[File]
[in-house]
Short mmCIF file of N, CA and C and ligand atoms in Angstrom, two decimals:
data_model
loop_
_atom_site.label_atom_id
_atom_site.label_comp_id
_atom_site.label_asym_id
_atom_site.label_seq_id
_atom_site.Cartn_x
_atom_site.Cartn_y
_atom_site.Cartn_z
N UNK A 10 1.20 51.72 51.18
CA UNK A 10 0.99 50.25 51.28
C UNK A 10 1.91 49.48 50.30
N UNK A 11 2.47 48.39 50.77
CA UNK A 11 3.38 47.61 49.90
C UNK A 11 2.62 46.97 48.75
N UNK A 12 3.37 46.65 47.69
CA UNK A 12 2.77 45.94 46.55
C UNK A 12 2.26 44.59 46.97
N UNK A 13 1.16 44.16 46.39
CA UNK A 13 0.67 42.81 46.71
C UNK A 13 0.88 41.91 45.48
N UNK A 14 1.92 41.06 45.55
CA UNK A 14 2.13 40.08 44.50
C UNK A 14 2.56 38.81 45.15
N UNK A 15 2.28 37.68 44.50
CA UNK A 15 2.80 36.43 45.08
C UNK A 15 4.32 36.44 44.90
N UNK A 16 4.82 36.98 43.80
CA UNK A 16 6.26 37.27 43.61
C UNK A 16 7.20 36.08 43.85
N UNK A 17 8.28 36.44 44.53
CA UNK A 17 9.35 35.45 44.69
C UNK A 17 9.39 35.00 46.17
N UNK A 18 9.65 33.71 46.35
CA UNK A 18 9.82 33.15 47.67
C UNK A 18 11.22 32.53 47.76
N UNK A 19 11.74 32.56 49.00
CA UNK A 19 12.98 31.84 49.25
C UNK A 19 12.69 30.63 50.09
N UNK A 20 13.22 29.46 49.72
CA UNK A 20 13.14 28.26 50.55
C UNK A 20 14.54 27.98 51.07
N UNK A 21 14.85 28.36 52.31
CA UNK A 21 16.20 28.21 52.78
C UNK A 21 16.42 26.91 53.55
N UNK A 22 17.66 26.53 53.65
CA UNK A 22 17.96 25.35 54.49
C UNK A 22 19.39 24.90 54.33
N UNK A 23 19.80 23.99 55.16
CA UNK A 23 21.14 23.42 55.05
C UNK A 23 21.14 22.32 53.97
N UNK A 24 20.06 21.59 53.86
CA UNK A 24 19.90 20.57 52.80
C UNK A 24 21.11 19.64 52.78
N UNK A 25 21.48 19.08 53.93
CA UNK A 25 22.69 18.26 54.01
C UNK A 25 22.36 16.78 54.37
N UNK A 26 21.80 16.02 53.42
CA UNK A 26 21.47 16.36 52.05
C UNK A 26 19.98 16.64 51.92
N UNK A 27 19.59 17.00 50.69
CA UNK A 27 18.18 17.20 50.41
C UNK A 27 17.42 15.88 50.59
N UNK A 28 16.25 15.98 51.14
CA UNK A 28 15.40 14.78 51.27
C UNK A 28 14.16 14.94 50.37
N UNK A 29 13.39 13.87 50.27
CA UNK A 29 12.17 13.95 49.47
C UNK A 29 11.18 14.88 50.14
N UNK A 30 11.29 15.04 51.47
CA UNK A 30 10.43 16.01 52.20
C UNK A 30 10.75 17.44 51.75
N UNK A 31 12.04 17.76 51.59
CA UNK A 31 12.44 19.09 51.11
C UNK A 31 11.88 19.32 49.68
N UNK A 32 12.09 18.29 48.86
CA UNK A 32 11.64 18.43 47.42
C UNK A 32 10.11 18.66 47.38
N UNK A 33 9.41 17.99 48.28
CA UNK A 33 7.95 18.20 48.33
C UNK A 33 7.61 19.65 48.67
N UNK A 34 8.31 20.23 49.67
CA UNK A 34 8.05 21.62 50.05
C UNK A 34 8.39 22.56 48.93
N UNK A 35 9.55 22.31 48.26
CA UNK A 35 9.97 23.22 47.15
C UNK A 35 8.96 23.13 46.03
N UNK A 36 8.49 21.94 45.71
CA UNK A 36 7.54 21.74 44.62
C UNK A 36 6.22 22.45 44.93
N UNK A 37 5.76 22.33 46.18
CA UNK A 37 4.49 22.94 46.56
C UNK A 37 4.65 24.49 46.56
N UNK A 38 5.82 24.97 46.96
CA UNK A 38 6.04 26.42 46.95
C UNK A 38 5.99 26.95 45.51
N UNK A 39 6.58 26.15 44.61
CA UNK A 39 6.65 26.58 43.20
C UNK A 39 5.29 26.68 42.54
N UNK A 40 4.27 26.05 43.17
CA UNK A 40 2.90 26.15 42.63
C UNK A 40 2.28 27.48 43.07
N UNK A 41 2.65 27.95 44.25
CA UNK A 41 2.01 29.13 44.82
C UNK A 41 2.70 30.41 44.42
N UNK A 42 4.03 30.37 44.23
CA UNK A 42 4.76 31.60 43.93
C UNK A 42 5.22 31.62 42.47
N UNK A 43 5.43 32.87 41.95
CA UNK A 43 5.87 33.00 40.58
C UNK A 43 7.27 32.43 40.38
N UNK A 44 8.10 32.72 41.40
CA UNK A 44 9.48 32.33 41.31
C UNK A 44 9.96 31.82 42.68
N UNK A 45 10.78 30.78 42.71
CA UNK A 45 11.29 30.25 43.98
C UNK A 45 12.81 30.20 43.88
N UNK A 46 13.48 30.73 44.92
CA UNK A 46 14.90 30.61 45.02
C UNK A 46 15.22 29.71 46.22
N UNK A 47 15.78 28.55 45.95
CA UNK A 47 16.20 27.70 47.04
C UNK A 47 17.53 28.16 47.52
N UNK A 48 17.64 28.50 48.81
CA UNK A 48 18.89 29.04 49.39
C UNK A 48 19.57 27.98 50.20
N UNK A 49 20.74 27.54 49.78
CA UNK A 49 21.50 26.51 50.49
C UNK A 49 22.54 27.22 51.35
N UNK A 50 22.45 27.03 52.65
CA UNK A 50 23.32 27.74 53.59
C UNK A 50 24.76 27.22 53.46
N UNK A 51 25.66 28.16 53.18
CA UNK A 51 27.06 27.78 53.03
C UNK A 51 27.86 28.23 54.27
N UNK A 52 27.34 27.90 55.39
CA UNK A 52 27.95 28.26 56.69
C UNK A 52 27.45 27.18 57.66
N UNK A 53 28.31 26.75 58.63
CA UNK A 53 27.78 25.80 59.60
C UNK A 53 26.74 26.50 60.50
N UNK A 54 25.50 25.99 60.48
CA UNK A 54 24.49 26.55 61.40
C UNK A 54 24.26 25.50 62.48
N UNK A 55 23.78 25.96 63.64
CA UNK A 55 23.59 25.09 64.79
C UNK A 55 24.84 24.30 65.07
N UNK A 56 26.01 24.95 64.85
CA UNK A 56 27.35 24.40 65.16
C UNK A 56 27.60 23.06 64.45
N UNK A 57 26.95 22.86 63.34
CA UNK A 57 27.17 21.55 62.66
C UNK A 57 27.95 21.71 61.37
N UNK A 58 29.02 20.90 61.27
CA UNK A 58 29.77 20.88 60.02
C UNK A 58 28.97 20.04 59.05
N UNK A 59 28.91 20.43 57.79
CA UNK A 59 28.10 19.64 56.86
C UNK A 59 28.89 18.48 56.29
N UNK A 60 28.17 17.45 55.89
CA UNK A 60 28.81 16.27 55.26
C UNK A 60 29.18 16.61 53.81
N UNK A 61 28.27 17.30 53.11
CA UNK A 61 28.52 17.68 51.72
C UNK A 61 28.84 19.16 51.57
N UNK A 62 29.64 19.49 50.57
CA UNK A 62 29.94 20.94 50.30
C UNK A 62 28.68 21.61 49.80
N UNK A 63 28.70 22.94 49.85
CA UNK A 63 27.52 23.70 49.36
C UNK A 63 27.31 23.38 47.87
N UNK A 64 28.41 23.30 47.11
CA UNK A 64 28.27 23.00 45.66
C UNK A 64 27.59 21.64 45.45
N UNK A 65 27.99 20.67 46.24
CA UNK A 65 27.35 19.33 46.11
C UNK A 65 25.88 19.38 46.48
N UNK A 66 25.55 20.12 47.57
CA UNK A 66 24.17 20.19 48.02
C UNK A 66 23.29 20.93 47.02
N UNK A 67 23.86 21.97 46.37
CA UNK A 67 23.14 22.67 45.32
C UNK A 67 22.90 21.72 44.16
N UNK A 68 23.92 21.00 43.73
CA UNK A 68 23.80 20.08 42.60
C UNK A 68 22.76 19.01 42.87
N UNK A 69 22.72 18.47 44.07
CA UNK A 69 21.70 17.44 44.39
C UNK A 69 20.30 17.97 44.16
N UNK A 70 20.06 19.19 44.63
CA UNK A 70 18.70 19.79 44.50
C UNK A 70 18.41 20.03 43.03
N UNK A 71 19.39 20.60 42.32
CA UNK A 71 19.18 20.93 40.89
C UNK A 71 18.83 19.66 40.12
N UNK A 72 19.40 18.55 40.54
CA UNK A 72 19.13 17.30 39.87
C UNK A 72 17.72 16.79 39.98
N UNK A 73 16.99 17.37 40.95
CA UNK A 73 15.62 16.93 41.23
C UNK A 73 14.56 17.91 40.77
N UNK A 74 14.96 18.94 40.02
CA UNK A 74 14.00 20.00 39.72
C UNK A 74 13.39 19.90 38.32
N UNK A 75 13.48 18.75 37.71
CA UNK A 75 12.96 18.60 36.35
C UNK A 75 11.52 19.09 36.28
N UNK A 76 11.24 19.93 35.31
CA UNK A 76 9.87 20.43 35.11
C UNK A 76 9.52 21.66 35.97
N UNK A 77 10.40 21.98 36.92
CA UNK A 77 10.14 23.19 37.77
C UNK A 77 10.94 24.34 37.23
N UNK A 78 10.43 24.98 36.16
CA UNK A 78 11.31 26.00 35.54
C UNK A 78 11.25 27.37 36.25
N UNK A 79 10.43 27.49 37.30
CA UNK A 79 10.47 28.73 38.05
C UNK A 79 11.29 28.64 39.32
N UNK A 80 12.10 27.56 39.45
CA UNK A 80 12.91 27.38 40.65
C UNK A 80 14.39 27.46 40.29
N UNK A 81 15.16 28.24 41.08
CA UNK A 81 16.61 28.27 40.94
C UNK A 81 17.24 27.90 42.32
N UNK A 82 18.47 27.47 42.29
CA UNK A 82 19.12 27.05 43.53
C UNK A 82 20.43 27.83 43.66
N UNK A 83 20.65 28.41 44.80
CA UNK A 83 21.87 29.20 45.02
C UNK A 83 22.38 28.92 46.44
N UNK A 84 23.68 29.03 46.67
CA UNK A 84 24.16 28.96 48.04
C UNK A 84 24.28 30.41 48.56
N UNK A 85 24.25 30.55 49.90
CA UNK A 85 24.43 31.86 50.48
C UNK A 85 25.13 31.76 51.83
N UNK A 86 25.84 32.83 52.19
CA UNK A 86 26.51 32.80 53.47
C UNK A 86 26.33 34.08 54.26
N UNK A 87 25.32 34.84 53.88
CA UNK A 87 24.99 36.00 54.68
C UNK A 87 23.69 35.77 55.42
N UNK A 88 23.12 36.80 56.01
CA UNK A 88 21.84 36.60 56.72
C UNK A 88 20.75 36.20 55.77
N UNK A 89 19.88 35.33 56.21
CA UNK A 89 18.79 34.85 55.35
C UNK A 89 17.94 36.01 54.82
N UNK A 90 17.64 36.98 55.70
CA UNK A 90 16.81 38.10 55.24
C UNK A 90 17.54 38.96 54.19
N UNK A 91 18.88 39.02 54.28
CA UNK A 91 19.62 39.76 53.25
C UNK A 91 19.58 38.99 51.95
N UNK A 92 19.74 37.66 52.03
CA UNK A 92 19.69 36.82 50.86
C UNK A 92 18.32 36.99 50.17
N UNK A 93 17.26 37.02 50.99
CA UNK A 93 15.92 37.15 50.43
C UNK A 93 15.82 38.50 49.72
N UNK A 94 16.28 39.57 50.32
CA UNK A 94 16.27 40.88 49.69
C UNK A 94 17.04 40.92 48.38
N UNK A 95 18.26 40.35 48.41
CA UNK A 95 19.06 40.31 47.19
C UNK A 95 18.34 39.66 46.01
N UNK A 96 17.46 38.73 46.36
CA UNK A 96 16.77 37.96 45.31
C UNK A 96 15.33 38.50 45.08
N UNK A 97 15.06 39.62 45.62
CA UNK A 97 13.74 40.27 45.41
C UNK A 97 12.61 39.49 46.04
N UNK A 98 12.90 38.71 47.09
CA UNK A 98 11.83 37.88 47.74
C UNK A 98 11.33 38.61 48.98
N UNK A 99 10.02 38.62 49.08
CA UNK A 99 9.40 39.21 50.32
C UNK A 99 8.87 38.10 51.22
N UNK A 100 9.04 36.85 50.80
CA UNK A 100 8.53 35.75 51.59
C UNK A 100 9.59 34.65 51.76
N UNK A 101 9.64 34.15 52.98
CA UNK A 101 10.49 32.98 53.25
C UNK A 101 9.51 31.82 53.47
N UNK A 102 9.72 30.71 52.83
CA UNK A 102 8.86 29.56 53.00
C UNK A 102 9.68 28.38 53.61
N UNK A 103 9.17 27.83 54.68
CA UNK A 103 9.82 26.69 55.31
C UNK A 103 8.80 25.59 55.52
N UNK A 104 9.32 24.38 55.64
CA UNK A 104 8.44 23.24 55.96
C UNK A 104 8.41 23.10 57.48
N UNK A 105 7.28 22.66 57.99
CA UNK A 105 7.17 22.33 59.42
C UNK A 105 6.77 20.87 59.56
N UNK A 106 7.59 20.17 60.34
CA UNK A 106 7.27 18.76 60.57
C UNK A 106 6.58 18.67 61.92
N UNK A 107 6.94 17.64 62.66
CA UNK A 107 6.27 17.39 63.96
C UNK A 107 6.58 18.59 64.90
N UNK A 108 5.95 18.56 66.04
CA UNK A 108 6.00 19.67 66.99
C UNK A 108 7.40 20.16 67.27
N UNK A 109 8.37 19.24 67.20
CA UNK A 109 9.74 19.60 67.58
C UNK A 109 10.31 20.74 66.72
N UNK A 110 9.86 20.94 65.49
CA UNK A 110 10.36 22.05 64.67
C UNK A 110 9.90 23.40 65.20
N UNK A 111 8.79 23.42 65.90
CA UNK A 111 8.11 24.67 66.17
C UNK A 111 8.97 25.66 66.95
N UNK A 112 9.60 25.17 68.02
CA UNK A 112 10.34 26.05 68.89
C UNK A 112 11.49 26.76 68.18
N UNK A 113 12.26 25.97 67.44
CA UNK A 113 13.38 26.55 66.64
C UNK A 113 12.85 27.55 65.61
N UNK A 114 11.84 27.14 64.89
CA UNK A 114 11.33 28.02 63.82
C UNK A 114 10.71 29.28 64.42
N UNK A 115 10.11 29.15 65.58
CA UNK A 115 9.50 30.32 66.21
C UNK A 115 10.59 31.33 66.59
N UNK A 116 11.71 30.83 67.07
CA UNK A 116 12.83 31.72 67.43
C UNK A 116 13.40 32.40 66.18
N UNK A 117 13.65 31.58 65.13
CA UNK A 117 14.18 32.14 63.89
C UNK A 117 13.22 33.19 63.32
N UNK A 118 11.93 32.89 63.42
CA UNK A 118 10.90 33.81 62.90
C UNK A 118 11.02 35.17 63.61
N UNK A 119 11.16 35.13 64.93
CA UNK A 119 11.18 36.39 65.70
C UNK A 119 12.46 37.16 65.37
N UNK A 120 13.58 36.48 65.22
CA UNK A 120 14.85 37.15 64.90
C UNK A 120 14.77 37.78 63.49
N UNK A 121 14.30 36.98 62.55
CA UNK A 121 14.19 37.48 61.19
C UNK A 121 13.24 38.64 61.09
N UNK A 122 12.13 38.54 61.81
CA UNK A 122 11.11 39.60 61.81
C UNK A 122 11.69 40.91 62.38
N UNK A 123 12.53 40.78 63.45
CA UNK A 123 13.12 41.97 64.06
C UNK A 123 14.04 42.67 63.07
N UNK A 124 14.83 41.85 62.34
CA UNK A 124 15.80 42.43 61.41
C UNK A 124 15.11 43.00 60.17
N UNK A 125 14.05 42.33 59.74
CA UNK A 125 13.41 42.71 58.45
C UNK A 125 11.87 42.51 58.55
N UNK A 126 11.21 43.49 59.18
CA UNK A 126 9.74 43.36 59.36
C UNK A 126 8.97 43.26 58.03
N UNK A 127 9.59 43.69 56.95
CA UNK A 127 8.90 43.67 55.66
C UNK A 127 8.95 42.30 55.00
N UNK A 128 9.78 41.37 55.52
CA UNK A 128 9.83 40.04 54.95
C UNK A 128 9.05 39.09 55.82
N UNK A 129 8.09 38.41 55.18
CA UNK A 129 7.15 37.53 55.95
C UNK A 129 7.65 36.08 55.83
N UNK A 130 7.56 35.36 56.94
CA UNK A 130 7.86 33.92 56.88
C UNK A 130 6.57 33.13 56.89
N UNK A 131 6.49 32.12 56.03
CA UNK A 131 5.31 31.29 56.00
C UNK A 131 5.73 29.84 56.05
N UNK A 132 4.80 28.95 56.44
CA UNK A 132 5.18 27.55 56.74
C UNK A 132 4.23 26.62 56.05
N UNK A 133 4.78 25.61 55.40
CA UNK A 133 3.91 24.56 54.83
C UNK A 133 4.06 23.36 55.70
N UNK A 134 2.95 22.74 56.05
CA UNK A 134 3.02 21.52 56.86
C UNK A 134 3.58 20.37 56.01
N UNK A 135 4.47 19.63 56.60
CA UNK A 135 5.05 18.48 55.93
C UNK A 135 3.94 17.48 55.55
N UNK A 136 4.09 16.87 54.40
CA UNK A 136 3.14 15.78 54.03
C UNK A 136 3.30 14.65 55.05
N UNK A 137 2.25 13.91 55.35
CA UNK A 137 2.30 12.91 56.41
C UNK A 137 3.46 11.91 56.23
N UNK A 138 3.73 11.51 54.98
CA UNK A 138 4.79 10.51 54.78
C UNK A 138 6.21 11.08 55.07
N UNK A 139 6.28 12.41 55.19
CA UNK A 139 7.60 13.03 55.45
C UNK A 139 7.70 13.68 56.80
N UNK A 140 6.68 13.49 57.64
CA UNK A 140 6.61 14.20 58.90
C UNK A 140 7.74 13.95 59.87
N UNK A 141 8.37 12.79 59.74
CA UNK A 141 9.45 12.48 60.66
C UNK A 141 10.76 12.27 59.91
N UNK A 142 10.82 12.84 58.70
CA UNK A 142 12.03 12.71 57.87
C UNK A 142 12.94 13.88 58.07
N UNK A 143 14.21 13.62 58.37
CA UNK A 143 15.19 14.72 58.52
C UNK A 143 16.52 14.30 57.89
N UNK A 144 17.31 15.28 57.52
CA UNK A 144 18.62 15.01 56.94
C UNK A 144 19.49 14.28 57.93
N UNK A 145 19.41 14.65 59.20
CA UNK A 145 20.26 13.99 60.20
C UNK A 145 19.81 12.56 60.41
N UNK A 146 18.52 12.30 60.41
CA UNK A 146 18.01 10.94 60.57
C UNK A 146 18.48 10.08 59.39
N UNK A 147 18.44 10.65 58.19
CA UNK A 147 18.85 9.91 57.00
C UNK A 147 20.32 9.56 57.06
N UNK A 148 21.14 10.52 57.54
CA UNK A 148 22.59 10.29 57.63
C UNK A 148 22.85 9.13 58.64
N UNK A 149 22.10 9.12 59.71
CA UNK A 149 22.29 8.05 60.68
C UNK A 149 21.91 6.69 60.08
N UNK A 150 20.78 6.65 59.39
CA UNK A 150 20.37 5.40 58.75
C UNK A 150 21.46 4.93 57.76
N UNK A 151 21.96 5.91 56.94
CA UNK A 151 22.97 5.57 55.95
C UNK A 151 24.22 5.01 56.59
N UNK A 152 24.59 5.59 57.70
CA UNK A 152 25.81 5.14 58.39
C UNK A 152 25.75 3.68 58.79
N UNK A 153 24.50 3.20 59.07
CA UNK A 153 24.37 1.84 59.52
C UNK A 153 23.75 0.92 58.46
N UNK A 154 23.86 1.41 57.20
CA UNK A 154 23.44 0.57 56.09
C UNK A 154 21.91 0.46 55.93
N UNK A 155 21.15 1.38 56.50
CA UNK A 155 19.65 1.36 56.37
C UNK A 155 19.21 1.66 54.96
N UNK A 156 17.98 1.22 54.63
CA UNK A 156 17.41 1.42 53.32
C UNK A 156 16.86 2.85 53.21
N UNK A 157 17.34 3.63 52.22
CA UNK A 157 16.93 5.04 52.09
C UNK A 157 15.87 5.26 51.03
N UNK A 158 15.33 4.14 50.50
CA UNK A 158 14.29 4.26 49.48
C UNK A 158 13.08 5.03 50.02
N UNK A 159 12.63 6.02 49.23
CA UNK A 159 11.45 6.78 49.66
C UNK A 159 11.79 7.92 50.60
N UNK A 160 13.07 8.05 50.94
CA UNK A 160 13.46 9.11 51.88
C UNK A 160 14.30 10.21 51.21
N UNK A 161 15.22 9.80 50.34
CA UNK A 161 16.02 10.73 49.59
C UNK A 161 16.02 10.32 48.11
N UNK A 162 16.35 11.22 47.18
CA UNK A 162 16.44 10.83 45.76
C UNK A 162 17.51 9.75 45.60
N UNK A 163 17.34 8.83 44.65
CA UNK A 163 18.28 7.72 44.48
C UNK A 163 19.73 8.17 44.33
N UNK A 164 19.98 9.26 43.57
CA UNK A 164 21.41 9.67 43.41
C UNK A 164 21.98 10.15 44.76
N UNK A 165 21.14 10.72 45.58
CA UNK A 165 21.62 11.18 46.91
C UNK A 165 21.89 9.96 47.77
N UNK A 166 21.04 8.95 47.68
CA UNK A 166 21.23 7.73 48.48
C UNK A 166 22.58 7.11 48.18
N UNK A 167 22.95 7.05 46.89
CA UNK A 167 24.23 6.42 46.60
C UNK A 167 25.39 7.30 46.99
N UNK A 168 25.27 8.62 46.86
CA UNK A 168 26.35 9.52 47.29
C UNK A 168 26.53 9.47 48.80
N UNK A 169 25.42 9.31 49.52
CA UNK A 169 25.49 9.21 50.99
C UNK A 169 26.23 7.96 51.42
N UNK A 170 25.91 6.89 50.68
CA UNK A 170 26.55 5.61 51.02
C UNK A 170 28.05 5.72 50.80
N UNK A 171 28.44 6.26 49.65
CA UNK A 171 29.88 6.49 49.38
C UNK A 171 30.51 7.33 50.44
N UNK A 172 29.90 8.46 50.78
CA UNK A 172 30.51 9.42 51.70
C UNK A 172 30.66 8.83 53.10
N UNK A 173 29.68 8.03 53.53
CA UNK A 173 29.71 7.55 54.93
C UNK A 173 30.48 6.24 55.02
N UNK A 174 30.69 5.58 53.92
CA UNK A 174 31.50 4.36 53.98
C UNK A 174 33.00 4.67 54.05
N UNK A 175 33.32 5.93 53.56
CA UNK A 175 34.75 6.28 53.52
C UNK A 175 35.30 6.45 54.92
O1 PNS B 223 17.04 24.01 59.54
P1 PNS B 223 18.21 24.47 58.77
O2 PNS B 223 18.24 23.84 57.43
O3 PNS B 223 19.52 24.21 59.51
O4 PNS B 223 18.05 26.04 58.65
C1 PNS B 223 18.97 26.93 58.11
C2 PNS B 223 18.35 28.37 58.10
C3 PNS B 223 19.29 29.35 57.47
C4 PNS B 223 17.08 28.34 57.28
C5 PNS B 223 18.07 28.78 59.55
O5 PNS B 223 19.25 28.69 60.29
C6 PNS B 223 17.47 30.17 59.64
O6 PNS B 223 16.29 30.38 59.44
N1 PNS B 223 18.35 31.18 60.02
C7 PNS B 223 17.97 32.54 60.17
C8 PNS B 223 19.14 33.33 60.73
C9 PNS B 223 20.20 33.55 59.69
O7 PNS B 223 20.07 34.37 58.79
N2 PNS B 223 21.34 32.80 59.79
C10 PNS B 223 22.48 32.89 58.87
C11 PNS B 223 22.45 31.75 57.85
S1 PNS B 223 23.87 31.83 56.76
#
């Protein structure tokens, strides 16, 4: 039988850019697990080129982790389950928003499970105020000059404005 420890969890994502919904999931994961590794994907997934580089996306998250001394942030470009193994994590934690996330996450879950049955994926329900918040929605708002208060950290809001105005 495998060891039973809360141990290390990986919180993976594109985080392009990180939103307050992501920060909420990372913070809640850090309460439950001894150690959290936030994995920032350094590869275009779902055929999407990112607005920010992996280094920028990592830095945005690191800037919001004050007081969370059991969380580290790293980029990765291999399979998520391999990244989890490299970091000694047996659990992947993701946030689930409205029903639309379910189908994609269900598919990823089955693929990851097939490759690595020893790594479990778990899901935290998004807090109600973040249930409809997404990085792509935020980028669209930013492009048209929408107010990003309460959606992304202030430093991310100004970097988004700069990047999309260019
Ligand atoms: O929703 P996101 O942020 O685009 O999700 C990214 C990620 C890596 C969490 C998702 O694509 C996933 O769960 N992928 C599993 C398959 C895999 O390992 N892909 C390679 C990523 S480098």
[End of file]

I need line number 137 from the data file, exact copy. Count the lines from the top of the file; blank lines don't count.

C UNK A 51 27.86 28.23 54.27